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Book Jacket Status JacketedGabriel García Máruez's most political novel is the tragic story of General Simón Bolívar the man who tried to unite a continentBolívar known in six Latin American countries as the Liberator is one of the most revered heroes of the western hemisphere; in García Máruez's brilliant reimagining he is magnificently flawed as well The. Idleness was painful after so many years of wars bitter governments and trivial lovesThe profundity of Simón Bolívar’s vision became the bane of his life He was destined to be the man who led the Latin American people to freedom from the imperial rule of Spain Having broken the shackles of slavery he took over the uncontested leadership of the vast continent as the President with the singular aim of unifying the freed countries of the Americas into the greatest republic the world has ever known” a dream that was never to come true In this historical novel Maruez leads the reader to travel in the heavy footsteps of the despondent and disillusioned General on his final voyage along the Magdalena river to tell the unmagical story of shattered dreams broken allegiances dead glories made all the intolerable by the General’s terminal illnessThis is a portrait of the man Simón José Antonio de la Santísima Trinidad Bolívar y Palacios not a politico military biography of the great General who came to be known as the Liberator and to whom generations of Latin Americans have sung songs of praise and gratitude and in our times have named their countries after him finding in his person a newfound confidence to defy another empire in the north that sees them as “our backyard” But here Maruez without ever stating it is poised to dispel the myths spun on one hand by the great mass that loved and admired him and on the other by his enemies and detractors among his own people who had once broken the bread of victory alongside him in the wars of liberationBolívar's rise and fall is told in flashbacks within the frame story of his last river journey which he undertook when he renounced power after an assassination attempt to highlight major events that shaped him to become the man we have come to know An able soldier and a great military strategist always in a state of flux he could enact whole battlefields on his mind's screen with all the moves and strategies to be employed for various contingencies is now relegated to his sagging hammock in which lying at night like a deadweight he mumbles incomprehensible twaddle in the state of recurrent delirium such that his faithful servant José Palacios cannot tell whether his master’s thoughts are trapped in the throes of a nightmare or entangled in the state of waking He was shaken by the overwhelming revelation that the headlong race between his misfortunes and his dreams was at that moment reaching the finish line The rest was darkness 'Damn it' he sighed 'How will I ever get out of this labyrinth He is stricken but not defeated Life had already given him sufficient reasons for knowing that no defeat was the final one He cooks up imaginary battles to wrest Riohacha from the insurgents who are destroying the unity of the continent but suddenly finding his army on the defensive crashes into his chair One day he announces his immediate intention to pack up and set sail for Europe to die there; yet the next morning he takes baffling detours and lingers on for weeks in a place waiting for some portent to tell him which way to go In a Maruezian slant the rigours of madness become a saving virtue; it is precisely his illusions which are keeping him sane But he could not renounce his infinite capacity for illusion at the very moment he needed it most he saw fireflies where there were none During the last months of his life he became an ungainly mass of calcified bones and poisoned flesh held together by the pale leather of his cracking skin whose purpose of mind no one understood whose purpose of mind he himself did not understandMaruez evokes the starkly beautiful terrain of the ian wild tropics with imagery that permeates the ancient landscape of his One Hundred Years of Solitude It seems the General must have stopped at Macondo on his voyage along the Magdalena Maruez does not mention the town perhaps because it’s fictional or does not fall along the coast and this story is supposed to be an historically accurate depiction which it is save for some auxiliary details which are used to enhance Bolívar's character and to embolden his human dilemmas enacted for the reader through the eyes of a man to whom the world had appeared a miasmic swamp of dead bodies and dead hopes In that Maruez has weaved an astounding horror storyTrue to the maxim that there is humour in human tragedy Maruez embellishes this sad story with the strokes of a tragicomedy in the General’s fatalistic and self loathing utterances that confound and dishearten his loving supporters but the General cares naught I will illustrate it with two small examplesA German adventurer came down to the continent to capture an oddity he’d heard described a man with rooster claws to put in a cage and display in European circuses He told of his wish to the General when they met during the voyage along the river The General had found another opportunity to direct his mordant sarcasm at himself I assure you you’ll earn money showing me in a cage as the biggest damn fool in history”On the General's orders his orderlies had taken on board an emaciated and limping dog found along the banks suffering from a horrible case of mange The General bestowed special affections on the awful looking creature fed him by his own hand played with him and spent time with him than he would with his young lover After a few days on board The General was taking the air in the stern when José Palacios pulled the dog over to him“What name shall we give him” he askedThe General did not even have to think about it“Bolívar” he said June 2015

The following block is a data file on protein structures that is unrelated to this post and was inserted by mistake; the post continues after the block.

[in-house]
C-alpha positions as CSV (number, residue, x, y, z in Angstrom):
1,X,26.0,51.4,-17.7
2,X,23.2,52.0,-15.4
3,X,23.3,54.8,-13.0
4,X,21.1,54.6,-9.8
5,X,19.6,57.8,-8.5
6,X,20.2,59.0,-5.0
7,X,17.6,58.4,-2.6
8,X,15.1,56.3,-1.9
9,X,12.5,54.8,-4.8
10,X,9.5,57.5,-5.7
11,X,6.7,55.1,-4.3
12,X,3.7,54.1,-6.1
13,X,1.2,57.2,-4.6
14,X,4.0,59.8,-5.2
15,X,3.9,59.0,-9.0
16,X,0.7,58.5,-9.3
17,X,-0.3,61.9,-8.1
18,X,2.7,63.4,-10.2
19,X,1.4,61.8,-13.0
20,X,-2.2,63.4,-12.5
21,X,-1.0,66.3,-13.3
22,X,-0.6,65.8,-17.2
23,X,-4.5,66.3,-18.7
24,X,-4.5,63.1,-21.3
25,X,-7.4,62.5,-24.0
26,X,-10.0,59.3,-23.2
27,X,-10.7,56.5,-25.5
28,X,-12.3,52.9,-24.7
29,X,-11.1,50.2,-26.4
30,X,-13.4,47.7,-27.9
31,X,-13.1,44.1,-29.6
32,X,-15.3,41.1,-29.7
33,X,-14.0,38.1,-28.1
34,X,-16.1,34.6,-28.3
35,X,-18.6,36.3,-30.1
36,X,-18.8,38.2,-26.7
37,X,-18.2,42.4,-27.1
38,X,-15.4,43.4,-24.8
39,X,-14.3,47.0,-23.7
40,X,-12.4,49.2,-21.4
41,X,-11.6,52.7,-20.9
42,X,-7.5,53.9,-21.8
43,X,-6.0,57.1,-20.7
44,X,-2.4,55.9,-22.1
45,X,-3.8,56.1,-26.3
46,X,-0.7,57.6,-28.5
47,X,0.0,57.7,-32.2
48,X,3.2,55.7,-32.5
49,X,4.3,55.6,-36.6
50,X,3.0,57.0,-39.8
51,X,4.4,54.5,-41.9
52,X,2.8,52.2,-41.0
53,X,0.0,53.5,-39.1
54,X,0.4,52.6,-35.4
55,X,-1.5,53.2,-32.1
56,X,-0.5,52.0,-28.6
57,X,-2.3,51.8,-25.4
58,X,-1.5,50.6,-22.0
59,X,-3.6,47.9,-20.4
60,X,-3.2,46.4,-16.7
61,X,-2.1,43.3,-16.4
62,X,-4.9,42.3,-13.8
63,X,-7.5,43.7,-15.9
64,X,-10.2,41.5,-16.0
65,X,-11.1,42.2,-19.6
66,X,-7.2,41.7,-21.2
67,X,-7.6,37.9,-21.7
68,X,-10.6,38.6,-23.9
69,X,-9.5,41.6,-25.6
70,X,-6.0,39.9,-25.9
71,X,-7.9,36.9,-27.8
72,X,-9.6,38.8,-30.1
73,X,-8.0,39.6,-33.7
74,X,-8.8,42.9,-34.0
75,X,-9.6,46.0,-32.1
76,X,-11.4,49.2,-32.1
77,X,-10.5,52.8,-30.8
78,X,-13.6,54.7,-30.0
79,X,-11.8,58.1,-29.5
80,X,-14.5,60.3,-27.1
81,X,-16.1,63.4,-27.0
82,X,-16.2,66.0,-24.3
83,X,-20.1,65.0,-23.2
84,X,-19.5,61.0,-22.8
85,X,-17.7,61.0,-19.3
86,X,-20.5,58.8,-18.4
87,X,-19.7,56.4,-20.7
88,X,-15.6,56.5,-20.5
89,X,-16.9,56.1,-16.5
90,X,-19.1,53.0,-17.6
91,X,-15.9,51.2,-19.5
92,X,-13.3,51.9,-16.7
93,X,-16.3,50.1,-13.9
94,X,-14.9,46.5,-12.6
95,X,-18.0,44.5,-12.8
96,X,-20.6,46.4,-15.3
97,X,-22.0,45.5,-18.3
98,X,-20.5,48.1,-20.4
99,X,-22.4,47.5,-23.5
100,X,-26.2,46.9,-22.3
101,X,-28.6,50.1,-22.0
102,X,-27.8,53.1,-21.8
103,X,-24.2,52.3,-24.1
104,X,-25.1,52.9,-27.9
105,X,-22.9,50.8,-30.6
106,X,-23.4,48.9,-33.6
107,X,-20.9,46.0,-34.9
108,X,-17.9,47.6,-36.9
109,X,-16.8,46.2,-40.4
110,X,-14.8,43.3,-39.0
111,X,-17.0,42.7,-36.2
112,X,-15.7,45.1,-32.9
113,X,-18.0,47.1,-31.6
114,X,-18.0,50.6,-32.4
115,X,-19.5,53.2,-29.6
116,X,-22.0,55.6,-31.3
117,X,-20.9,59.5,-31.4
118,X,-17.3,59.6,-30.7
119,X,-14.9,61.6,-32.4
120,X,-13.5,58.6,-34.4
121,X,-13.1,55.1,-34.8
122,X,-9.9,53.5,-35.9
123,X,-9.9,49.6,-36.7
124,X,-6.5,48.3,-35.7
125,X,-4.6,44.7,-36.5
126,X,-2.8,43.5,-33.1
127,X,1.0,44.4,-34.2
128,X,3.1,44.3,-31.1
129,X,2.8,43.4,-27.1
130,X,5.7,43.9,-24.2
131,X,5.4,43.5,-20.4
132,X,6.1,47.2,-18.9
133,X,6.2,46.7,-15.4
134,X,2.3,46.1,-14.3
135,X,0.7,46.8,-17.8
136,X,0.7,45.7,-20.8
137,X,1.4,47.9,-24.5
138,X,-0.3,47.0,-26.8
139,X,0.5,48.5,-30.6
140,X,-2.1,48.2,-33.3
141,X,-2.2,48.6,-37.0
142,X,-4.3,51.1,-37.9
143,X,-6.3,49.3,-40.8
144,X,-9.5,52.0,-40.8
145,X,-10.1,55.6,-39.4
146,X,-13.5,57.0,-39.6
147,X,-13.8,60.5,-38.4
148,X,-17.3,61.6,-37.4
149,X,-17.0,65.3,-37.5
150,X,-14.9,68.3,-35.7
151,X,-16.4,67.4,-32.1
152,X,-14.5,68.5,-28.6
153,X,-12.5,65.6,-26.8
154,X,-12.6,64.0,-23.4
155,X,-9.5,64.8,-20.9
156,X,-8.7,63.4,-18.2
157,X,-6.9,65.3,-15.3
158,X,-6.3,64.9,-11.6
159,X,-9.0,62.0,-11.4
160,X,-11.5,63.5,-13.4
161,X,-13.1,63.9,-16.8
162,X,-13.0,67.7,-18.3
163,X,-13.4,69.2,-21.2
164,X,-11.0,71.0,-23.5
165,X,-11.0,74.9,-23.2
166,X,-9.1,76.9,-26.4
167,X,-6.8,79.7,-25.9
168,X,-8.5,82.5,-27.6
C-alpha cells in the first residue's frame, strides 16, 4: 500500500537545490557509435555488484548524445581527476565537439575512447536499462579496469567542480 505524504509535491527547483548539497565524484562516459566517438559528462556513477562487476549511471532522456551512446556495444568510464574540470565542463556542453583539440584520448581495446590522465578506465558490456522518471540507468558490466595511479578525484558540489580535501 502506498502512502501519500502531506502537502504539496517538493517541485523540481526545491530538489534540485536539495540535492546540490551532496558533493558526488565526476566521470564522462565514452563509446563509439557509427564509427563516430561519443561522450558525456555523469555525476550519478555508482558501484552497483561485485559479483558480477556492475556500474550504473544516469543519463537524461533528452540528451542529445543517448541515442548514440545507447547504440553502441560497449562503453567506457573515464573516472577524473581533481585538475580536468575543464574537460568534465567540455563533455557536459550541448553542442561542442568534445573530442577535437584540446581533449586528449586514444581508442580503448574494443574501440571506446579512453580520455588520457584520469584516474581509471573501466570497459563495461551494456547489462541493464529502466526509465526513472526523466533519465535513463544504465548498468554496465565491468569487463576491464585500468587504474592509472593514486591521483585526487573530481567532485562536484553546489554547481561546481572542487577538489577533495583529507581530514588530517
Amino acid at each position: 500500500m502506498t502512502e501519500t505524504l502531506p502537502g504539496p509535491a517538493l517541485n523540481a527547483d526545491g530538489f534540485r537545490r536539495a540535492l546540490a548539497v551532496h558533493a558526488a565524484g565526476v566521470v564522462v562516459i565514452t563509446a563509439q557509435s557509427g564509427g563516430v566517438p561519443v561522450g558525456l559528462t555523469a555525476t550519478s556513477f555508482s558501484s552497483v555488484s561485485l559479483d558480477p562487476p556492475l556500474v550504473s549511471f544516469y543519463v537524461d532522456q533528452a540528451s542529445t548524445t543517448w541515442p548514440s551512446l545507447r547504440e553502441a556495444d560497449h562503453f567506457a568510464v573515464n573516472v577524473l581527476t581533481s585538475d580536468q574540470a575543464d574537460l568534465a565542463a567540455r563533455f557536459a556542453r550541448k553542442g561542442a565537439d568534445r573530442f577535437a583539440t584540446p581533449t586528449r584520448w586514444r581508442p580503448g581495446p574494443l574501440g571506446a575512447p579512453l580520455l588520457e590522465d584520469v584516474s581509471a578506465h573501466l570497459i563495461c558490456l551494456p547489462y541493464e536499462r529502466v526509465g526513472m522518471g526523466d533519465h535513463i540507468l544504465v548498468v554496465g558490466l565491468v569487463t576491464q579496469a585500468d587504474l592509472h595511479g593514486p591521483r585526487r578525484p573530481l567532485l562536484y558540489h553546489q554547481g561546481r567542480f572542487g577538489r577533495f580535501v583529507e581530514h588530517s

Free download El general en su laberinto